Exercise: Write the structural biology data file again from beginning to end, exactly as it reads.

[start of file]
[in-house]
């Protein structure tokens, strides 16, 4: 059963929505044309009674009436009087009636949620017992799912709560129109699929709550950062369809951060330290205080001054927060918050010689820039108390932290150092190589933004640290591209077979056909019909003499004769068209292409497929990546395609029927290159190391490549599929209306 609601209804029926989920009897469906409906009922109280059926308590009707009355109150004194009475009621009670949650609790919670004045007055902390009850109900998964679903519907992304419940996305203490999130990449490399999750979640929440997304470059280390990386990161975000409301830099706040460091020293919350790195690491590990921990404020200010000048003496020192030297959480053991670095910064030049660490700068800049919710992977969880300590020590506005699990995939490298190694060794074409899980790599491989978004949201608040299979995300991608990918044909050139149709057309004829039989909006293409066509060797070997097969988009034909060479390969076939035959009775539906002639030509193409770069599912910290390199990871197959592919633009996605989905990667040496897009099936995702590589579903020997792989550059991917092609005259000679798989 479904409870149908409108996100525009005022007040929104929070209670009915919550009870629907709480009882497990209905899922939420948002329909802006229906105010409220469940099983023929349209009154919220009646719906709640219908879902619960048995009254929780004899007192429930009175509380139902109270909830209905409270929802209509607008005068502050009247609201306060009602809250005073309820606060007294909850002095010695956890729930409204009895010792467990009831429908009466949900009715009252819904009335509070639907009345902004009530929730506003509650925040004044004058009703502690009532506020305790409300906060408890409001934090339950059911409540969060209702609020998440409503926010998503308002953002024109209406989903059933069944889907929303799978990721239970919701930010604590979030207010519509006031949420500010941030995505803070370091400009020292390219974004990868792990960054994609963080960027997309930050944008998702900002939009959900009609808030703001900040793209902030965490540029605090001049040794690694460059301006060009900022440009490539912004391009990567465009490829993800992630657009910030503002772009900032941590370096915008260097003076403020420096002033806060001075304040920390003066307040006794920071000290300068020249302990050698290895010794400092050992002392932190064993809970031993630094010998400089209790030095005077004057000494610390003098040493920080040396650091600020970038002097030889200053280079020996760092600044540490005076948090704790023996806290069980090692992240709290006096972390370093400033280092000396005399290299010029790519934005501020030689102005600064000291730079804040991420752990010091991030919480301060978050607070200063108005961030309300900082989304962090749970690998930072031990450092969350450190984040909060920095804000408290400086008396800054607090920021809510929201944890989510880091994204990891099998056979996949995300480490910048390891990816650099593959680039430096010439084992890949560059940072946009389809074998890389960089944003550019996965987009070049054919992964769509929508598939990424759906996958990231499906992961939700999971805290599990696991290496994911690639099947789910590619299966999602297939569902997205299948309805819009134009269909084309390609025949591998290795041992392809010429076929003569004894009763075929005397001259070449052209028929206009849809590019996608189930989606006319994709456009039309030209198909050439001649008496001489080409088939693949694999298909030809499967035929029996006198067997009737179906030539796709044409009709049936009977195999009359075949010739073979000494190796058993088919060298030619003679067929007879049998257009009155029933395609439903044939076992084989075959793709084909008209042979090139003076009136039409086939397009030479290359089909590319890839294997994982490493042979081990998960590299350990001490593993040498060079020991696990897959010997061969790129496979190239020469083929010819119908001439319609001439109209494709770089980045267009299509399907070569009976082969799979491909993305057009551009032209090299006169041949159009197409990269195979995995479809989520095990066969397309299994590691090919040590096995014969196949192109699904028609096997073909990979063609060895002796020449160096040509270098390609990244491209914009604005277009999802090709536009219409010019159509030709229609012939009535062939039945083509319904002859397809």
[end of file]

[in-house]
């Protein structure tokens, strides 16, 4: 059963929505044309009674009436009087009636949620017992799912709560129109699929709550950062369809951060330290205080001054927060918050010689820039108390932290150092190589933004640290591209077979056909019909003499004769068209292409497929990546395609029927290159190391490549599929209306 609601209804029926989920009897469906409906009922109280059926308590009707009355109150004194009475009621009670949650609790919670004045007055902390009850109900998964679903519907992304419940996305203490999130990449490399999750979640929440997304470059280390990386990161975000409301830099706040460091020293919350790195690491590990921990404020200010000048003496020192030297959480053991670095910064030049660490700068800049919710992977969880300590020590506005699990995939490298190694060794074409899980790599491989978004949201608040299979995300991608990918044909050139149709057309004829039989909006293409066509060797070997097969988009034909060479390969076939035959009775539906002639030509193409770069599912910290390199990871197959592919633009996605989905990667040496897009099936995702590589579903020997792989550059991917092609005259000679798989 479904409870149908409108996100525009005022007040929104929070209670009915919550009870629907709480009882497990209905899922939420948002329909802006229906105010409220469940099983023929349209009154919220009646719906709640219908879902619960048995009254929780004899007192429930009175509380139902109270909830209905409270929802209509607008005068502050009247609201306060009602809250005073309820606060007294909850002095010695956890729930409204009895010792467990009831429908009466949900009715009252819904009335509070639907009345902004009530929730506003509650925040004044004058009703502690009532506020305790409300906060408890409001934090339950059911409540969060209702609020998440409503926010998503308002953002024109209406989903059933069944889907929303799978990721239970919701930010604590979030207010519509006031949420500010941030995505803070370091400009020292390219974004990868792990960054994609963080960027997309930050944008998702900002939009959900009609808030703001900040793209902030965490540029605090001049040794690694460059301006060009900022440009490539912004391009990567465009490829993800992630657009910030503002772009900032941590370096915008260097003076403020420096002033806060001075304040920390003066307040006794920071000290300068020249302990050698290895010794400092050992002392932190064993809970031993630094010998400089209790030095005077004057000494610390003098040493920080040396650091600020970038002097030889200053280079020996760092600044540490005076948090704790023996806290069980090692992240709290006096972390370093400033280092000396005399290299010029790519934005501020030689102005600064000291730079804040991420752990010091991030919480301060978050607070200063108005961030309300900082989304962090749970690998930072031990450092969350450190984040909060920095804000408290400086008396800054607090920021809510929201944890989510880091994204990891099998056979996949995300480490910048390891990816650099593959680039430096010439084992890949560059940072946009389809074998890389960089944003550019996965987009070049054919992964769509929508598939990424759906996958990231499906992961939700999971805290599990696991290496994911690639099947789910590619299966999602297939569902997205299948309805819009134009269909084309390609025949591998290795041992392809010429076929003569004894009763075929005397001259070449052209028929206009849809590019996608189930989606006319994709456009039309030209198909050439001649008496001489080409088939693949694999298909030809499967035929029996006198067997009737179906030539796709044409009709049936009977195999009359075949010739073979000494190796058993088919060298030619003679067929007879049998257009009155029933395609439903044939076992084989075959793709084909008209042979090139003076009136039409086939397009030479290359089909590319890839294997994982490493042979081990998960590299350990001490593993040498060079020991696990897959010997061969790129496979190239020469083929010819119908001439319609001439109209494709770089980045267009299509399907070569009976082969799979491909993305057009551009032209090299006169041949159009197409990269195979995995479809989520095990066969397309299994590691090919040590096995014969196949192109699904028609096997073909990979063609060895002796020449160096040509270098390609990244491209914009604005277009999802090709536009219409010019159509030709229609012939009535062939039945083509319904002859397809």